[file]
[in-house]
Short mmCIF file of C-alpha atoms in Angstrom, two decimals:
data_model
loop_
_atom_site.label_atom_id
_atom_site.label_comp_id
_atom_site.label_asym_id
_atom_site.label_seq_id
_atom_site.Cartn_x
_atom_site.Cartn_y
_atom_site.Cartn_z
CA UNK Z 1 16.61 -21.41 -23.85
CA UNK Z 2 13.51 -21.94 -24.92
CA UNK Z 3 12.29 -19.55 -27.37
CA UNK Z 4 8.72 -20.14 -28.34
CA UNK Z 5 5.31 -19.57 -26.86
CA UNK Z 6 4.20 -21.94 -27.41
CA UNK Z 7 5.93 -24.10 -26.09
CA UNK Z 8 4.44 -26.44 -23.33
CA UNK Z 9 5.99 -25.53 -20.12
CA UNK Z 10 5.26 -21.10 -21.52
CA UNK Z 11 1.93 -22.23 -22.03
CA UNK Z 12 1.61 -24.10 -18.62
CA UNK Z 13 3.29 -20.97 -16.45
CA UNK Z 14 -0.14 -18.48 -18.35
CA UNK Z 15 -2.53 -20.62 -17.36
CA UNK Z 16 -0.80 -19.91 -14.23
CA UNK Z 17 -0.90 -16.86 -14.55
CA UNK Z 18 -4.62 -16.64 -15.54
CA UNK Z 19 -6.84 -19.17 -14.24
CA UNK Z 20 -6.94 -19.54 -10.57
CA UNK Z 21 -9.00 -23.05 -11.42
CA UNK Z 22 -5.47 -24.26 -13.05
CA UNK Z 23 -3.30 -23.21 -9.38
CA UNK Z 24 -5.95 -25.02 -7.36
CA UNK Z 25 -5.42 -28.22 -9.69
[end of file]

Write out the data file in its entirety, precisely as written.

[in-house]
Short mmCIF file of C-alpha atoms in Angstrom, two decimals:
data_model
loop_
_atom_site.label_atom_id
_atom_site.label_comp_id
_atom_site.label_asym_id
_atom_site.label_seq_id
_atom_site.Cartn_x
_atom_site.Cartn_y
_atom_site.Cartn_z
CA UNK Z 1 16.61 -21.41 -23.85
CA UNK Z 2 13.51 -21.94 -24.92
CA UNK Z 3 12.29 -19.55 -27.37
CA UNK Z 4 8.72 -20.14 -28.34
CA UNK Z 5 5.31 -19.57 -26.86
CA UNK Z 6 4.20 -21.94 -27.41
CA UNK Z 7 5.93 -24.10 -26.09
CA UNK Z 8 4.44 -26.44 -23.33
CA UNK Z 9 5.99 -25.53 -20.12
CA UNK Z 10 5.26 -21.10 -21.52
CA UNK Z 11 1.93 -22.23 -22.03
CA UNK Z 12 1.61 -24.10 -18.62
CA UNK Z 13 3.29 -20.97 -16.45
CA UNK Z 14 -0.14 -18.48 -18.35
CA UNK Z 15 -2.53 -20.62 -17.36
CA UNK Z 16 -0.80 -19.91 -14.23
CA UNK Z 17 -0.90 -16.86 -14.55
CA UNK Z 18 -4.62 -16.64 -15.54
CA UNK Z 19 -6.84 -19.17 -14.24
CA UNK Z 20 -6.94 -19.54 -10.57
CA UNK Z 21 -9.00 -23.05 -11.42
CA UNK Z 22 -5.47 -24.26 -13.05
CA UNK Z 23 -3.30 -23.21 -9.38
CA UNK Z 24 -5.95 -25.02 -7.36
CA UNK Z 25 -5.42 -28.22 -9.69